Westpac duo's days are numbered, say authorities news
26 May 2009

Authorities are hot on the trail of a New Zealand couple who have fled to Asia with $8 million of Westpac's money which they obtained because the bank made a mistake. The couple are believed to be in Hong Kong, but have apparently split up. Apart from police, private investigators hired by the bank are also on their trail.

The duo, Leo Gao and Kara Hurring, shut their bankrupt service station in the north island city of Rotorua and took off after the bank accidentally credited NZ$10 million to their account. They were accompanied by a third person, believed to be Hurring's sister Aroha, who returned to Auckland on Monday. The police, who questioned her, have not officially revealed her identity. (See: NZ couple scoots with over $2 million after bank blunder) 

Detective Senior Sergeant David Harvey, who is heading the investigation, says the sister told them Hurring is still in Hong Kong, but she is not sure where Leo Gao has gone. "I urge them to return to New Zealand with the outstanding sum," Harvey said.

Police would not comment this afternoon, but at their last press conference they made it pretty clear they are not impressed by the fuss being made about the accidental millionaires. "The curiosity of the media has been an interesting bubble to be on," Sergeant Harvey said.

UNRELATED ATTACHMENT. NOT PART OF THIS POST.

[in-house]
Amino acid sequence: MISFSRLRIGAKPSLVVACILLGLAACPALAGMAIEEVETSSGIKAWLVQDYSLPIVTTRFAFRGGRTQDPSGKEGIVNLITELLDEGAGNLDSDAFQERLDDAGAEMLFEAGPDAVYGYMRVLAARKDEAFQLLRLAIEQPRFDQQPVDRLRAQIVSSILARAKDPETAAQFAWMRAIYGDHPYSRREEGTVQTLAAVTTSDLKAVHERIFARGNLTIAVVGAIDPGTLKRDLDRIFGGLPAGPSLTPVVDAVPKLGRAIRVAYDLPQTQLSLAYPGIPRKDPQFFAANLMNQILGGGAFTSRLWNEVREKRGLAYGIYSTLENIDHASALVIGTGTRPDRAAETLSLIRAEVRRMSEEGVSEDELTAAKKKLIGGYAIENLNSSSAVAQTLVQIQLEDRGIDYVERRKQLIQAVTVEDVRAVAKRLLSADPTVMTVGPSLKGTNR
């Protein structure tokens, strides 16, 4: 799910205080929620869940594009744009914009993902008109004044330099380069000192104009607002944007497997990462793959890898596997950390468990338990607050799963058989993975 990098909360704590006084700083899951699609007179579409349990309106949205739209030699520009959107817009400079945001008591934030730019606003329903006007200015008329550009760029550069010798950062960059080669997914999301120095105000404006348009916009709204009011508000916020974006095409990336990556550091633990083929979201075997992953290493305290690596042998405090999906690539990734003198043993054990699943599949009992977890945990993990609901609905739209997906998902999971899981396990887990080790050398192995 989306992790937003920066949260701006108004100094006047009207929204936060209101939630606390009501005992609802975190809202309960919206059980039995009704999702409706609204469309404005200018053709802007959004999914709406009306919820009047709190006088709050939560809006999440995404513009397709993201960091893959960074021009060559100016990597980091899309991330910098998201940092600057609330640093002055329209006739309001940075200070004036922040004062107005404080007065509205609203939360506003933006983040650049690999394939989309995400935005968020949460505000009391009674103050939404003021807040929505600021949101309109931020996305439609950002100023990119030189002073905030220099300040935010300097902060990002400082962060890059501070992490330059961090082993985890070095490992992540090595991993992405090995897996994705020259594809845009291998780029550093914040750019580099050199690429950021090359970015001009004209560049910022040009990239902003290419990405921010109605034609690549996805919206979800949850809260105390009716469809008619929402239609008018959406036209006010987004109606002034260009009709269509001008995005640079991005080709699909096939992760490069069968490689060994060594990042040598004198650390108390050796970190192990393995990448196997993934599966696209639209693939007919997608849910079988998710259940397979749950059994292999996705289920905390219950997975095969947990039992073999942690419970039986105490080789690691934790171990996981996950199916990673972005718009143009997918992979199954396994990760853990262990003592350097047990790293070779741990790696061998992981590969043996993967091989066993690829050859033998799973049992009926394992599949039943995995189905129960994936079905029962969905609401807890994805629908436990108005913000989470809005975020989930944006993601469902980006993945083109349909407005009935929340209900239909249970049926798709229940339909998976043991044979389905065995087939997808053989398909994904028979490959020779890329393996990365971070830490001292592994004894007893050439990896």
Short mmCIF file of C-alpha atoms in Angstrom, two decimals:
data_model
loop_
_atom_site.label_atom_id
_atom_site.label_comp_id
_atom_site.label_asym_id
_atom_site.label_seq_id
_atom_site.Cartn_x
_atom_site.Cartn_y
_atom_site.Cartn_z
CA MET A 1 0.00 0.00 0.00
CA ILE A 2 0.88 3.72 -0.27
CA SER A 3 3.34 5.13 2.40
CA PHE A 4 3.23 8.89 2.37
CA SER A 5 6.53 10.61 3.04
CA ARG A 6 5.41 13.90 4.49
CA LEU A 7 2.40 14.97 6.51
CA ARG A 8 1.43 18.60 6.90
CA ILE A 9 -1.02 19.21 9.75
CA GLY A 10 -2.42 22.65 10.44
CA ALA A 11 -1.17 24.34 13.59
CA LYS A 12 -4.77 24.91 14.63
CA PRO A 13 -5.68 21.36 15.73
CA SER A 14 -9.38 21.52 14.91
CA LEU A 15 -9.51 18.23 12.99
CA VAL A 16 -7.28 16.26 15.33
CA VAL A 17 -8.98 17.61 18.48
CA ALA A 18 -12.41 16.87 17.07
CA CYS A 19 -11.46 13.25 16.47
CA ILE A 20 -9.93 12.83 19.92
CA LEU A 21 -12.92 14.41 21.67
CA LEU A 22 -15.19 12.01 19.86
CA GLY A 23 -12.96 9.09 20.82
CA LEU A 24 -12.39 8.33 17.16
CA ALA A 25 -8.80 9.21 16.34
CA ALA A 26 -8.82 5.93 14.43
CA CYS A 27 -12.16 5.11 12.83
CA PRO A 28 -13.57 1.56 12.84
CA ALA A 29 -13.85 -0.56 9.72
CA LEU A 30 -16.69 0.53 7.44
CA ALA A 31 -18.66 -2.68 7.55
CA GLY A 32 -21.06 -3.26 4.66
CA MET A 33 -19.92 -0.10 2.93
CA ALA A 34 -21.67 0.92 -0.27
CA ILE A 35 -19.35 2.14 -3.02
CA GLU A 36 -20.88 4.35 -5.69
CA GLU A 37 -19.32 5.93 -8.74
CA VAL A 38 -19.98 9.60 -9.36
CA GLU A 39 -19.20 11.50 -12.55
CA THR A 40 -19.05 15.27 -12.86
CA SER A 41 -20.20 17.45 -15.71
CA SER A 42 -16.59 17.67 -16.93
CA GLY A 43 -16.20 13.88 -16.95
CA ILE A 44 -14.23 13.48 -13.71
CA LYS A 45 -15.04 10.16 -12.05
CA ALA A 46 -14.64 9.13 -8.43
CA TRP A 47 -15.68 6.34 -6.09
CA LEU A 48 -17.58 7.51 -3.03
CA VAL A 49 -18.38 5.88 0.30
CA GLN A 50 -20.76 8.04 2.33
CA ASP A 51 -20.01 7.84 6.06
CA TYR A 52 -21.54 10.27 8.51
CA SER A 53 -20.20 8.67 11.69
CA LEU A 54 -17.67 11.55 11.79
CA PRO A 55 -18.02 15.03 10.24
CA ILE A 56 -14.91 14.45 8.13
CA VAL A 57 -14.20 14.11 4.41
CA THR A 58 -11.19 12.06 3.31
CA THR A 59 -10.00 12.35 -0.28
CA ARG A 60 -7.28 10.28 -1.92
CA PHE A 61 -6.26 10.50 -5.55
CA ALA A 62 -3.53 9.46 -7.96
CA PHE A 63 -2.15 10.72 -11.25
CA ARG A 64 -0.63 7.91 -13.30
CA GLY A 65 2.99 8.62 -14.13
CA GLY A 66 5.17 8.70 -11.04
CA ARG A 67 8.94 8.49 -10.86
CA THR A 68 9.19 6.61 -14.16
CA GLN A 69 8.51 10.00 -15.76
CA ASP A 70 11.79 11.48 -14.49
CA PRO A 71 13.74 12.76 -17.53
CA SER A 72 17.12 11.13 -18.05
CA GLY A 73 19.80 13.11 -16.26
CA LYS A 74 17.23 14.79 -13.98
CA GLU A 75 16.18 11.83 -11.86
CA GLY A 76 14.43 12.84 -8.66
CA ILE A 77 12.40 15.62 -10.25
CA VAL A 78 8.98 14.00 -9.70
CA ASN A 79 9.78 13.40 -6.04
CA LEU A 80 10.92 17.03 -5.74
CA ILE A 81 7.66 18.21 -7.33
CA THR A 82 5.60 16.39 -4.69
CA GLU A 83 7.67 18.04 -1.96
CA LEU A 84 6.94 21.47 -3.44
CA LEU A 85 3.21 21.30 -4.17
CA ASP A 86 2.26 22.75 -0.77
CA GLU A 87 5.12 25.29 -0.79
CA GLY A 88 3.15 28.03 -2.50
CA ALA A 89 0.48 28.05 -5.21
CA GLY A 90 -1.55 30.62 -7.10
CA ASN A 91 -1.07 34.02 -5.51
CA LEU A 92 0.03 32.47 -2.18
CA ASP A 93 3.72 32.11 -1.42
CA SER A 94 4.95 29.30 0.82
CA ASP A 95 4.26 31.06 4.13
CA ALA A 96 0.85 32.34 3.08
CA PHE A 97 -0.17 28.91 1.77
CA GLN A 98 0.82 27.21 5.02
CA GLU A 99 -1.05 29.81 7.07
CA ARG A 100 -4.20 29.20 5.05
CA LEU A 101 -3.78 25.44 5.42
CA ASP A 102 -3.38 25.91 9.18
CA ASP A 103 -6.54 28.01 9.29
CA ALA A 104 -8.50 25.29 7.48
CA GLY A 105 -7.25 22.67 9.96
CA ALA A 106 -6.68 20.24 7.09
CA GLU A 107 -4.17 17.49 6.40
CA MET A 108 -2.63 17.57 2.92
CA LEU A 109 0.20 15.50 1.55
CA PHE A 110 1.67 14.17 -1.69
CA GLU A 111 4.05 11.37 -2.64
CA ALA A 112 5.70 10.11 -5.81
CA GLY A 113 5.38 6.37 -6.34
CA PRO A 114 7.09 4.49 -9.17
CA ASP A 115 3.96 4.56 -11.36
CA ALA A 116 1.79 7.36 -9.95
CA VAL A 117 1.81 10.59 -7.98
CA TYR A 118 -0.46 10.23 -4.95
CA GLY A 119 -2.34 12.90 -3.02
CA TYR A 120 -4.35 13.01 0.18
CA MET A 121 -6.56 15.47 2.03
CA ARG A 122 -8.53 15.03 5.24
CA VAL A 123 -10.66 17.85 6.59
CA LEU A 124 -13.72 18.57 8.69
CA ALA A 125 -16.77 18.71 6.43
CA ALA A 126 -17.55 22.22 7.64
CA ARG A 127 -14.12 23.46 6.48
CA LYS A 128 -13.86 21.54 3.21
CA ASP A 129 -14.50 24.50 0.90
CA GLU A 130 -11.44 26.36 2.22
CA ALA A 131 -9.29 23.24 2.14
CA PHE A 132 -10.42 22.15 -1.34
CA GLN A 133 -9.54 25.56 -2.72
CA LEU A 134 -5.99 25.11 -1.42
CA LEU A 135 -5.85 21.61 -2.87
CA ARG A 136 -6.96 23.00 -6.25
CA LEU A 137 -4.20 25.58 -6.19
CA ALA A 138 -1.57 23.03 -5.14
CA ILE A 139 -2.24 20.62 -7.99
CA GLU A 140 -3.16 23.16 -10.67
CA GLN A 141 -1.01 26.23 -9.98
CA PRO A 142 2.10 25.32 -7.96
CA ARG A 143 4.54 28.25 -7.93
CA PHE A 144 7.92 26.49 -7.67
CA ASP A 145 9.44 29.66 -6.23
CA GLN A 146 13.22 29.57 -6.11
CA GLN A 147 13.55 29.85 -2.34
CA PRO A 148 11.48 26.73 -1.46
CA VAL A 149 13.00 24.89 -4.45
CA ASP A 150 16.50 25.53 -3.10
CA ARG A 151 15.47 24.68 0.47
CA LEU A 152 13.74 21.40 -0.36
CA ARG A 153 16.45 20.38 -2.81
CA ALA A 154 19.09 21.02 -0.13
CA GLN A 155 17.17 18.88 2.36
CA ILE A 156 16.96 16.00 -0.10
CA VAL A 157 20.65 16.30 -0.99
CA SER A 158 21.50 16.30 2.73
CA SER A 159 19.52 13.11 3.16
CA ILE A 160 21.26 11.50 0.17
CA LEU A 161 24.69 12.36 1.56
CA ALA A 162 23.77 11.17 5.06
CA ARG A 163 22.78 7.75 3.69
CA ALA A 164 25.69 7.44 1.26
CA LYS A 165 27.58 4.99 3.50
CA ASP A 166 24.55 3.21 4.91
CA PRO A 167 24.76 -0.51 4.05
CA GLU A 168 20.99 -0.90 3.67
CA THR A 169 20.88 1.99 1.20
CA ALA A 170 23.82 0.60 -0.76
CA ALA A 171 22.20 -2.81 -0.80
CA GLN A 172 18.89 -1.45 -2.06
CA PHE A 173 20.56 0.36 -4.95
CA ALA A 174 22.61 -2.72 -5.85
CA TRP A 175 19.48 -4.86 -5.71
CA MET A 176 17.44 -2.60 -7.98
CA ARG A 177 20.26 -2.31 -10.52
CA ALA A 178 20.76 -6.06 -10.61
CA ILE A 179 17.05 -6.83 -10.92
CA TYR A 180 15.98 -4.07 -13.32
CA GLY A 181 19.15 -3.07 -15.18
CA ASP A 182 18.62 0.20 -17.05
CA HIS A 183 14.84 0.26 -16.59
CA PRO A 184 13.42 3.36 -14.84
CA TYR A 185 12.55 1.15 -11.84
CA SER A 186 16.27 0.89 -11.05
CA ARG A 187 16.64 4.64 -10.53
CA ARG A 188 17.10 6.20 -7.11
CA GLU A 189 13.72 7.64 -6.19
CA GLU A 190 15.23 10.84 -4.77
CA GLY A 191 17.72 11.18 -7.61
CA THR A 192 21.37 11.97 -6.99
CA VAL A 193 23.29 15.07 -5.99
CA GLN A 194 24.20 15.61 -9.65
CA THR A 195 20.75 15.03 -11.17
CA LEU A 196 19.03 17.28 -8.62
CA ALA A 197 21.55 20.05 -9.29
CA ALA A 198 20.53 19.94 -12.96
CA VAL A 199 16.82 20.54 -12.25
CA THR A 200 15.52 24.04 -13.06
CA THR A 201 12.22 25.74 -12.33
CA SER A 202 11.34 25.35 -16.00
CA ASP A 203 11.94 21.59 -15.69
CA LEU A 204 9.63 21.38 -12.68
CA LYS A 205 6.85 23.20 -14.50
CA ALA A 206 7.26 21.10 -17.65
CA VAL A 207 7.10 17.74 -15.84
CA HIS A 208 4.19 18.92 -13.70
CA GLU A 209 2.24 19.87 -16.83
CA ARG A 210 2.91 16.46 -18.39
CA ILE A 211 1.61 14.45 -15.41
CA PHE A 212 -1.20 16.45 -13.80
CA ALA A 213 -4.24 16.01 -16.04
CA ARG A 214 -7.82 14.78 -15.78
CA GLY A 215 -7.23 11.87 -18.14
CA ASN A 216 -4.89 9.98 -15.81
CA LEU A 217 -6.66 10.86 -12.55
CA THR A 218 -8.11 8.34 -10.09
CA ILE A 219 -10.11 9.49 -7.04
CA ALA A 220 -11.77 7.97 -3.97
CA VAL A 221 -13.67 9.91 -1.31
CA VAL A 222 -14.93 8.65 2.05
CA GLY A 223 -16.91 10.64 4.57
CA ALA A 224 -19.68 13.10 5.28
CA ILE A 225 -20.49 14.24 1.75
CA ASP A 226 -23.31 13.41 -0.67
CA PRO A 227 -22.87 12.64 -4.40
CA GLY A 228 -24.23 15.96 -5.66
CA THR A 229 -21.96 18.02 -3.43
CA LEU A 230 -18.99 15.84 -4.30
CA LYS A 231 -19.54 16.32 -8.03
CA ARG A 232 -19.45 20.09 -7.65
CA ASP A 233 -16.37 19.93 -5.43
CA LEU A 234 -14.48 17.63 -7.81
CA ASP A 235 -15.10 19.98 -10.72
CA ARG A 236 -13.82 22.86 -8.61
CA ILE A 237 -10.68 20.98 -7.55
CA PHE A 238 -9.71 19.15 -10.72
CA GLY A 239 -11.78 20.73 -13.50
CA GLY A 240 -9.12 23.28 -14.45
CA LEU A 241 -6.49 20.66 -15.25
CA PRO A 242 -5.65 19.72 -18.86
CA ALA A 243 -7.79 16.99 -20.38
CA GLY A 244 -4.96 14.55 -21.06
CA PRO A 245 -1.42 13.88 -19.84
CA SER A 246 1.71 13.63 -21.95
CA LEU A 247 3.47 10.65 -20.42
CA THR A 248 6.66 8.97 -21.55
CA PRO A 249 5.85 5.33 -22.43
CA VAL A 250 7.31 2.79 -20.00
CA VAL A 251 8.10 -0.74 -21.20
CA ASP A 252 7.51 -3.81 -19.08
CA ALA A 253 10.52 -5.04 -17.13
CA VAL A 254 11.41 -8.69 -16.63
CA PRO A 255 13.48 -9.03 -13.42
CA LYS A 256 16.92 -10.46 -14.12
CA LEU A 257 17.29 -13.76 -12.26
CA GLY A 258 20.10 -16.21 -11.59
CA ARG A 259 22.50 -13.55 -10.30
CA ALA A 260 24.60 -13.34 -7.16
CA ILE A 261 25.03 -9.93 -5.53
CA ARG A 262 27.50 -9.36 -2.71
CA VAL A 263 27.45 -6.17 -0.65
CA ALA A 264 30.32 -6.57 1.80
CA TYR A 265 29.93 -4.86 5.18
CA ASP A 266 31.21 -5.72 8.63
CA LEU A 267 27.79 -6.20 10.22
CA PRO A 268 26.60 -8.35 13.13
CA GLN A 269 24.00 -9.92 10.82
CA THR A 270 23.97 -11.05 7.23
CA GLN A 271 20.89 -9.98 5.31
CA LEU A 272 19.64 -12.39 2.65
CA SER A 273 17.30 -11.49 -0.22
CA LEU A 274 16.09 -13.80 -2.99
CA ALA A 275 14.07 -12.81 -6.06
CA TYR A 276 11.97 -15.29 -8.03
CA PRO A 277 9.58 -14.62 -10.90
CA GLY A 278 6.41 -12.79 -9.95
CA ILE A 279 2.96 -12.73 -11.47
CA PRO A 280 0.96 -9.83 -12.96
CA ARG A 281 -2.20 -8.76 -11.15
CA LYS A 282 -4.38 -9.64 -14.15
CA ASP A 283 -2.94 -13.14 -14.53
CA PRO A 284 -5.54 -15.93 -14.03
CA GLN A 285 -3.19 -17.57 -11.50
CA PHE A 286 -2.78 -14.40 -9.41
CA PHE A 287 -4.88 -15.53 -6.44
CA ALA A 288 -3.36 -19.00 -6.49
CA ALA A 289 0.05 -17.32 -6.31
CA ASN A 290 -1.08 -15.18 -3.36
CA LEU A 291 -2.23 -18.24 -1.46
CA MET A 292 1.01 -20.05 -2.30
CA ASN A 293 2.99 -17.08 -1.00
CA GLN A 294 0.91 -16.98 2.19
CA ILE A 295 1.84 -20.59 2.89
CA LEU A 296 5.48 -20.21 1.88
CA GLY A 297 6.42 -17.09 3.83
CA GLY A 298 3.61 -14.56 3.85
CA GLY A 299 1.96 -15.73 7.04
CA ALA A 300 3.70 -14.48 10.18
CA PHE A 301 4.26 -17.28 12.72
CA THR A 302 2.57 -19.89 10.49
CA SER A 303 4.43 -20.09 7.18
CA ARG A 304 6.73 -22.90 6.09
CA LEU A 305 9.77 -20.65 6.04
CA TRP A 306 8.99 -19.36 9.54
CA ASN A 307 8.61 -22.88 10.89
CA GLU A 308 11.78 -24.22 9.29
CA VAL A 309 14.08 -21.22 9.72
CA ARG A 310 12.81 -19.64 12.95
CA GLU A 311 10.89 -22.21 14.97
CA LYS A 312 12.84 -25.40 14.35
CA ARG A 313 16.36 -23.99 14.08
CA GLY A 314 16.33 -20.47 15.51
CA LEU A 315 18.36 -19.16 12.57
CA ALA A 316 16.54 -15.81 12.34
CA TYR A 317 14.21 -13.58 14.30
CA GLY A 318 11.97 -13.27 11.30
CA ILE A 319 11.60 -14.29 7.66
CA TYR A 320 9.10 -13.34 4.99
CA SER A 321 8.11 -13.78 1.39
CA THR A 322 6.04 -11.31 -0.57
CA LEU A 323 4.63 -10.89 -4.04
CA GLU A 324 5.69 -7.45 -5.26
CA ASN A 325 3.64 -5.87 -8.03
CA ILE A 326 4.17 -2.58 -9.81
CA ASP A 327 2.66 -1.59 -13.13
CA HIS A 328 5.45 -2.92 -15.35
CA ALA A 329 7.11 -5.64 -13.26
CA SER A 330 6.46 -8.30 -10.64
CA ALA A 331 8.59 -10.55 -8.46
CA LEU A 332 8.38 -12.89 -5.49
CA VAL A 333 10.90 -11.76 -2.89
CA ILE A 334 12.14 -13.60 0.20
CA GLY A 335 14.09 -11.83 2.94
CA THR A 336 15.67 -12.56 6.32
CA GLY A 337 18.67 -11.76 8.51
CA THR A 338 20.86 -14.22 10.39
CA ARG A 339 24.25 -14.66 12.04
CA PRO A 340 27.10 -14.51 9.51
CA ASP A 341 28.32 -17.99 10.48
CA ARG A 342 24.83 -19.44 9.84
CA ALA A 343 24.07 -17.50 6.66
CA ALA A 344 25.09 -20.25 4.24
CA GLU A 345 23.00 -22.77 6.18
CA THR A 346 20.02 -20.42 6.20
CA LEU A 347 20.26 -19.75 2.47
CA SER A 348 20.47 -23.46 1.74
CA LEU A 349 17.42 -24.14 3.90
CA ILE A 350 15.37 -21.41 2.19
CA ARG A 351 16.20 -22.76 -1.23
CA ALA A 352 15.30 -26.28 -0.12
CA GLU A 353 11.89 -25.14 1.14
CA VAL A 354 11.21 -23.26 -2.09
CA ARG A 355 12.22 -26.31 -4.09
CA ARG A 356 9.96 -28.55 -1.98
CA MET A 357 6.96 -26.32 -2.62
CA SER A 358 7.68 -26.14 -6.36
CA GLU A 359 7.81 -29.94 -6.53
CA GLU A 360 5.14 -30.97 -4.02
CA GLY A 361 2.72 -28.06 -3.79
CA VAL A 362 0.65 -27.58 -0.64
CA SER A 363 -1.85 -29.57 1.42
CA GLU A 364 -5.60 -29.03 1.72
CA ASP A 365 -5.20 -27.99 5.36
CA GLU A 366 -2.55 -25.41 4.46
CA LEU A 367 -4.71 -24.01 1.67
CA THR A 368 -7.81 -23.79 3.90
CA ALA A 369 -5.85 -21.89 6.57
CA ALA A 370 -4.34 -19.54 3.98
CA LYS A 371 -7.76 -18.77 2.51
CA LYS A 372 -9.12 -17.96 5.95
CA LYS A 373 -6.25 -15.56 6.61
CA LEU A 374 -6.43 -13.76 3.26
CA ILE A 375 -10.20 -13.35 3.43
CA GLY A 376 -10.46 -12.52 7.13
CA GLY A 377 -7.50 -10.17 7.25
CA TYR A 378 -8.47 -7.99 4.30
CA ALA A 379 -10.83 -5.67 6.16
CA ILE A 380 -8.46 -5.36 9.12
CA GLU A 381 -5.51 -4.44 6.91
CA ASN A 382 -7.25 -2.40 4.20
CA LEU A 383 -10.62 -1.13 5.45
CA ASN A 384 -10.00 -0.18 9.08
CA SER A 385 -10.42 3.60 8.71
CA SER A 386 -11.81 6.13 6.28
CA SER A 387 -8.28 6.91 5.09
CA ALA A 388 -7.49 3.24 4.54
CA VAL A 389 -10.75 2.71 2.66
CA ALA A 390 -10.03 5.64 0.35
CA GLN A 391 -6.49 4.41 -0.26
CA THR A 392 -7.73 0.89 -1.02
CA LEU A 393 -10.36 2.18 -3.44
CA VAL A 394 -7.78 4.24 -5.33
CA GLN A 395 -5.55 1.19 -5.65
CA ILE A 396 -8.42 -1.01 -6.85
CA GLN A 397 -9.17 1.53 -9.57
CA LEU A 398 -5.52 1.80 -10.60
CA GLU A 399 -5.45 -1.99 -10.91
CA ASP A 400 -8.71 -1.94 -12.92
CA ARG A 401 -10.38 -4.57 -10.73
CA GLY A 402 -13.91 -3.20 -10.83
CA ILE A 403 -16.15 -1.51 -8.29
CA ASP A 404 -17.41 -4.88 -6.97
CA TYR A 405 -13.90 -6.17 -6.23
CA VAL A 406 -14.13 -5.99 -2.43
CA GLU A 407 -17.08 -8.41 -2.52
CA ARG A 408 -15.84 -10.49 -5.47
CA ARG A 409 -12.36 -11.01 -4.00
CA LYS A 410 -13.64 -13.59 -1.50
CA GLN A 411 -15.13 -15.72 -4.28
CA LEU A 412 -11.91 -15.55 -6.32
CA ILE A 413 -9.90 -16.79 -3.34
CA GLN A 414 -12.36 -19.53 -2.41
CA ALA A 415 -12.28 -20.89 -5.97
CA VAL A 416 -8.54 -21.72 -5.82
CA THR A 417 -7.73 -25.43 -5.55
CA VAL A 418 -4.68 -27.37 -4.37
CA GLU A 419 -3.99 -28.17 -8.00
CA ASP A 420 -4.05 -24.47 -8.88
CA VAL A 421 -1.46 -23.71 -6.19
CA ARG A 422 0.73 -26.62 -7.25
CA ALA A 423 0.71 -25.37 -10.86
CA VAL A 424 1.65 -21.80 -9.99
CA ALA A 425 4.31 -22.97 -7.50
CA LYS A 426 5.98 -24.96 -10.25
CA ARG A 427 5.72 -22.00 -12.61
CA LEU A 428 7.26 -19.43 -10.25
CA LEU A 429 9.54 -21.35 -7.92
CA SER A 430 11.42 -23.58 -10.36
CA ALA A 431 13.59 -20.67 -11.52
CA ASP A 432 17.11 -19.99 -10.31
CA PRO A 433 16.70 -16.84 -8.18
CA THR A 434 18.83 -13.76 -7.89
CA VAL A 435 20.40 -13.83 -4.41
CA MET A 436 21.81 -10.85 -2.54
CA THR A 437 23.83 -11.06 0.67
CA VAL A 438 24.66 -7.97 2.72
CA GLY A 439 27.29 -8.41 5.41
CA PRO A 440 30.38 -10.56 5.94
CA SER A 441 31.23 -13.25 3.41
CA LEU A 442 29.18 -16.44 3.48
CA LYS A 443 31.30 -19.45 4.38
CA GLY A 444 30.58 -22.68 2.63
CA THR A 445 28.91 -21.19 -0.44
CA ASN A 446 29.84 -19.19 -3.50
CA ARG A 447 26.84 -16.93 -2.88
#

Often when people go missing, police use the media to help track them down, this time Harvey does not appear to want the media's help to track down the pair. Quite a few days passed before New Zealand police even confirmed the names of the people involved.

Today, for the first time, a photograph of Hurring appeared in the papers in New Zealand. The police are also preparing to ask the Chinese government for help.

ABC Online quoted a senior private investigator as saying the couple's days on the run are numbered. "They have taken an opportunity, but they weren't prepared for it. They've called home, they've done everything wrong," he said.


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Westpac duo's days are numbered, say authorities